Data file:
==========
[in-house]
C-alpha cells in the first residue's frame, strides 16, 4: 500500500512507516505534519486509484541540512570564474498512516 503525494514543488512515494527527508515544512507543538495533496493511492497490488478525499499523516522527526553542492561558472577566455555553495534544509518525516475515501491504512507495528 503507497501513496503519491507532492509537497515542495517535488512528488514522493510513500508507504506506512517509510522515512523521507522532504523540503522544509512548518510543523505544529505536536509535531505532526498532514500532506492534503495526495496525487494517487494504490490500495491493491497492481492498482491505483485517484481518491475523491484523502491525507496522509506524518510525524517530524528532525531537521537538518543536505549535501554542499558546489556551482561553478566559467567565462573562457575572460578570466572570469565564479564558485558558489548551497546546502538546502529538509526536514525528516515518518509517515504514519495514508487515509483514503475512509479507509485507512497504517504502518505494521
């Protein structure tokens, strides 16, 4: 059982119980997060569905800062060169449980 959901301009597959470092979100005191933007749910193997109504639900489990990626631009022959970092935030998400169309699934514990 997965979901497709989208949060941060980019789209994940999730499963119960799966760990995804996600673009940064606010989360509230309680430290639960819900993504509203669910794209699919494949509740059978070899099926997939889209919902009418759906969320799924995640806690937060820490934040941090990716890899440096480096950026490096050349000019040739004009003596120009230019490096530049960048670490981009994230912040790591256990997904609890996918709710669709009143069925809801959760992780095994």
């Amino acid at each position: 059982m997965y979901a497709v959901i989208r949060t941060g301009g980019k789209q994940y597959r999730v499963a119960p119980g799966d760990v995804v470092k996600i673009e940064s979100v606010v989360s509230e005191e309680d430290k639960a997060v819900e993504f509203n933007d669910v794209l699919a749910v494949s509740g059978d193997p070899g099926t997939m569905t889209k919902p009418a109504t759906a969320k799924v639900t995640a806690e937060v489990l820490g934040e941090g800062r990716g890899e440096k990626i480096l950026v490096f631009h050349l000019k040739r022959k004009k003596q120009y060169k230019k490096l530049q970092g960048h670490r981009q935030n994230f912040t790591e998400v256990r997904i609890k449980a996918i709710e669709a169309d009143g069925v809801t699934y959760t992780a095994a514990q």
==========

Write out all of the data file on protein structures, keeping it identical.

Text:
[in-house]
C-alpha cells in the first residue's frame, strides 16, 4: 500500500512507516505534519486509484541540512570564474498512516 503525494514543488512515494527527508515544512507543538495533496493511492497490488478525499499523516522527526553542492561558472577566455555553495534544509518525516475515501491504512507495528 503507497501513496503519491507532492509537497515542495517535488512528488514522493510513500508507504506506512517509510522515512523521507522532504523540503522544509512548518510543523505544529505536536509535531505532526498532514500532506492534503495526495496525487494517487494504490490500495491493491497492481492498482491505483485517484481518491475523491484523502491525507496522509506524518510525524517530524528532525531537521537538518543536505549535501554542499558546489556551482561553478566559467567565462573562457575572460578570466572570469565564479564558485558558489548551497546546502538546502529538509526536514525528516515518518509517515504514519495514508487515509483514503475512509479507509485507512497504517504502518505494521
């Protein structure tokens, strides 16, 4: 059982119980997060569905800062060169449980 959901301009597959470092979100005191933007749910193997109504639900489990990626631009022959970092935030998400169309699934514990 997965979901497709989208949060941060980019789209994940999730499963119960799966760990995804996600673009940064606010989360509230309680430290639960819900993504509203669910794209699919494949509740059978070899099926997939889209919902009418759906969320799924995640806690937060820490934040941090990716890899440096480096950026490096050349000019040739004009003596120009230019490096530049960048670490981009994230912040790591256990997904609890996918709710669709009143069925809801959760992780095994």
């Amino acid at each position: 059982m997965y979901a497709v959901i989208r949060t941060g301009g980019k789209q994940y597959r999730v499963a119960p119980g799966d760990v995804v470092k996600i673009e940064s979100v606010v989360s509230e005191e309680d430290k639960a997060v819900e993504f509203n933007d669910v794209l699919a749910v494949s509740g059978d193997p070899g099926t997939m569905t889209k919902p009418a109504t759906a969320k799924v639900t995640a806690e937060v489990l820490g934040e941090g800062r990716g890899e440096k990626i480096l950026v490096f631009h050349l000019k040739r022959k004009k003596q120009y060169k230019k490096l530049q970092g960048h670490r981009q935030n994230f912040t790591e998400v256990r997904i609890k449980a996918i709710e669709a169309d009143g069925v809801t699934y959760t992780a095994a514990q």